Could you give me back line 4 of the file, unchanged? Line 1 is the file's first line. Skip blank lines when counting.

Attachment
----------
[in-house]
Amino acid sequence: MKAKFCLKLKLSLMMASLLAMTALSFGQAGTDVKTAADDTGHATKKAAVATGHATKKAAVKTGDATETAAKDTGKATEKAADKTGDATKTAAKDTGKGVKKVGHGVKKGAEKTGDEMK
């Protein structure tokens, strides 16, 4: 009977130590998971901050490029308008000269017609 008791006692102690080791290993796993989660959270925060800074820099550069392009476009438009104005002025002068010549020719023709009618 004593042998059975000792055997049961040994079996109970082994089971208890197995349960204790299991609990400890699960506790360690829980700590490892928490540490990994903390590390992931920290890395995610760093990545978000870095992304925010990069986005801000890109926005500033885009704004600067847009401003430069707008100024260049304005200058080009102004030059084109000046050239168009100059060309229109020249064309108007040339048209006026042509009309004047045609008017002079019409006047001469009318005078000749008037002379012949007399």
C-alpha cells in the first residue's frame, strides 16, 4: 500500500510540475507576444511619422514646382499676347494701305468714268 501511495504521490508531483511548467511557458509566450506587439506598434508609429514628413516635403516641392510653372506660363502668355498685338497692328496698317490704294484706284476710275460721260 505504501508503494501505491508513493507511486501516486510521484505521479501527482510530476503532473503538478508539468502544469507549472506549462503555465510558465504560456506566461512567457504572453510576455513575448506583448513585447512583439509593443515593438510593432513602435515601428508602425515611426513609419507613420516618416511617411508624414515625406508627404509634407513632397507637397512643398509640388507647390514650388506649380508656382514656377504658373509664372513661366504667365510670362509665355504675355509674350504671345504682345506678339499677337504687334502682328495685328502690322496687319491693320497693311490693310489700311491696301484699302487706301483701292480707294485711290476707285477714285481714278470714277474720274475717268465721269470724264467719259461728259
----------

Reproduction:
C-alpha cells in the first residue's frame, strides 16, 4: 500500500510540475507576444511619422514646382499676347494701305468714268 501511495504521490508531483511548467511557458509566450506587439506598434508609429514628413516635403516641392510653372506660363502668355498685338497692328496698317490704294484706284476710275460721260 505504501508503494501505491508513493507511486501516486510521484505521479501527482510530476503532473503538478508539468502544469507549472506549462503555465510558465504560456506566461512567457504572453510576455513575448506583448513585447512583439509593443515593438510593432513602435515601428508602425515611426513609419507613420516618416511617411508624414515625406508627404509634407513632397507637397512643398509640388507647390514650388506649380508656382514656377504658373509664372513661366504667365510670362509665355504675355509674350504671345504682345506678339499677337504687334502682328495685328502690322496687319491693320497693311490693310489700311491696301484699302487706301483701292480707294485711290476707285477714285481714278470714277474720274475717268465721269470724264467719259461728259